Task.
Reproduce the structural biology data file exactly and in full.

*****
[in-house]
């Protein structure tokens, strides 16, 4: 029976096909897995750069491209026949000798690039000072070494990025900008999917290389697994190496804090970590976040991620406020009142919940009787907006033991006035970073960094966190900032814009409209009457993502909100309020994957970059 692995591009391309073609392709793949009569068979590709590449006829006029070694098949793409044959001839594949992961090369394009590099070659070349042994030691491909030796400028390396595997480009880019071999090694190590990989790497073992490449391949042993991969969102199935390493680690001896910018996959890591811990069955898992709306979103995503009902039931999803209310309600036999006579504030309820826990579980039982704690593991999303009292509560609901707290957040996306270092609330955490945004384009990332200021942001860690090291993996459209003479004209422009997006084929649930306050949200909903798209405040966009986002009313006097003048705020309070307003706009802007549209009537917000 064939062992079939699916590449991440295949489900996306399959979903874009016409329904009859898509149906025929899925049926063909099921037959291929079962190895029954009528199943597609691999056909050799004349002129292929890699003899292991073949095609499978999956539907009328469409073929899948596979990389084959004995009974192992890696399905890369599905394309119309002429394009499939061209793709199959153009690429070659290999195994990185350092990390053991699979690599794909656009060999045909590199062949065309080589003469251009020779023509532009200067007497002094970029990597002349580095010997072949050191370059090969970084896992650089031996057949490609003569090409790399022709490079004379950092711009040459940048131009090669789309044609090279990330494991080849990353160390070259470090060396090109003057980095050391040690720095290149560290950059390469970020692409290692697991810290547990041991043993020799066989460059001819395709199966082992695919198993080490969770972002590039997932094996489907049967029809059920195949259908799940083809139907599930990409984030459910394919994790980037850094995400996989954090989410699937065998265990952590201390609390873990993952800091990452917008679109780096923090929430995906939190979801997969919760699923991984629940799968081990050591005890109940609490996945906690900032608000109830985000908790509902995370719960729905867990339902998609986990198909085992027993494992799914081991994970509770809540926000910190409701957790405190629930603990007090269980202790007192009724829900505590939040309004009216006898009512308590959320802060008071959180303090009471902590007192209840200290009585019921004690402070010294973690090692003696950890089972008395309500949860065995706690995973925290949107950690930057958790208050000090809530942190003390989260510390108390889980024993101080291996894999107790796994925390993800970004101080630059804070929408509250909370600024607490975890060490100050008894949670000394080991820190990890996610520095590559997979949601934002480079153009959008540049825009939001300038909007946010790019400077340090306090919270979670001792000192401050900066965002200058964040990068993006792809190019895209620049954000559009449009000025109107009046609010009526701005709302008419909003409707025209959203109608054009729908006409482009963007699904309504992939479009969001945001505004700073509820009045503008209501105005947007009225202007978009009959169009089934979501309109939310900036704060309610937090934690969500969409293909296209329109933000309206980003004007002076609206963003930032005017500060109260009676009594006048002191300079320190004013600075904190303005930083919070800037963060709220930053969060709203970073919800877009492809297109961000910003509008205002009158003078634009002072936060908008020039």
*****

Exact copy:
[in-house]
């Protein structure tokens, strides 16, 4: 029976096909897995750069491209026949000798690039000072070494990025900008999917290389697994190496804090970590976040991620406020009142919940009787907006033991006035970073960094966190900032814009409209009457993502909100309020994957970059 692995591009391309073609392709793949009569068979590709590449006829006029070694098949793409044959001839594949992961090369394009590099070659070349042994030691491909030796400028390396595997480009880019071999090694190590990989790497073992490449391949042993991969969102199935390493680690001896910018996959890591811990069955898992709306979103995503009902039931999803209310309600036999006579504030309820826990579980039982704690593991999303009292509560609901707290957040996306270092609330955490945004384009990332200021942001860690090291993996459209003479004209422009997006084929649930306050949200909903798209405040966009986002009313006097003048705020309070307003706009802007549209009537917000 064939062992079939699916590449991440295949489900996306399959979903874009016409329904009859898509149906025929899925049926063909099921037959291929079962190895029954009528199943597609691999056909050799004349002129292929890699003899292991073949095609499978999956539907009328469409073929899948596979990389084959004995009974192992890696399905890369599905394309119309002429394009499939061209793709199959153009690429070659290999195994990185350092990390053991699979690599794909656009060999045909590199062949065309080589003469251009020779023509532009200067007497002094970029990597002349580095010997072949050191370059090969970084896992650089031996057949490609003569090409790399022709490079004379950092711009040459940048131009090669789309044609090279990330494991080849990353160390070259470090060396090109003057980095050391040690720095290149560290950059390469970020692409290692697991810290547990041991043993020799066989460059001819395709199966082992695919198993080490969770972002590039997932094996489907049967029809059920195949259908799940083809139907599930990409984030459910394919994790980037850094995400996989954090989410699937065998265990952590201390609390873990993952800091990452917008679109780096923090929430995906939190979801997969919760699923991984629940799968081990050591005890109940609490996945906690900032608000109830985000908790509902995370719960729905867990339902998609986990198909085992027993494992799914081991994970509770809540926000910190409701957790405190629930603990007090269980202790007192009724829900505590939040309004009216006898009512308590959320802060008071959180303090009471902590007192209840200290009585019921004690402070010294973690090692003696950890089972008395309500949860065995706690995973925290949107950690930057958790208050000090809530942190003390989260510390108390889980024993101080291996894999107790796994925390993800970004101080630059804070929408509250909370600024607490975890060490100050008894949670000394080991820190990890996610520095590559997979949601934002480079153009959008540049825009939001300038909007946010790019400077340090306090919270979670001792000192401050900066965002200058964040990068993006792809190019895209620049954000559009449009000025109107009046609010009526701005709302008419909003409707025209959203109608054009729908006409482009963007699904309504992939479009969001945001505004700073509820009045503008209501105005947007009225202007978009009959169009089934979501309109939310900036704060309610937090934690969500969409293909296209329109933000309206980003004007002076609206963003930032005017500060109260009676009594006048002191300079320190004013600075904190303005930083919070800037963060709220930053969060709203970073919800877009492809297109961000910003509008205002009158003078634009002072936060908008020039």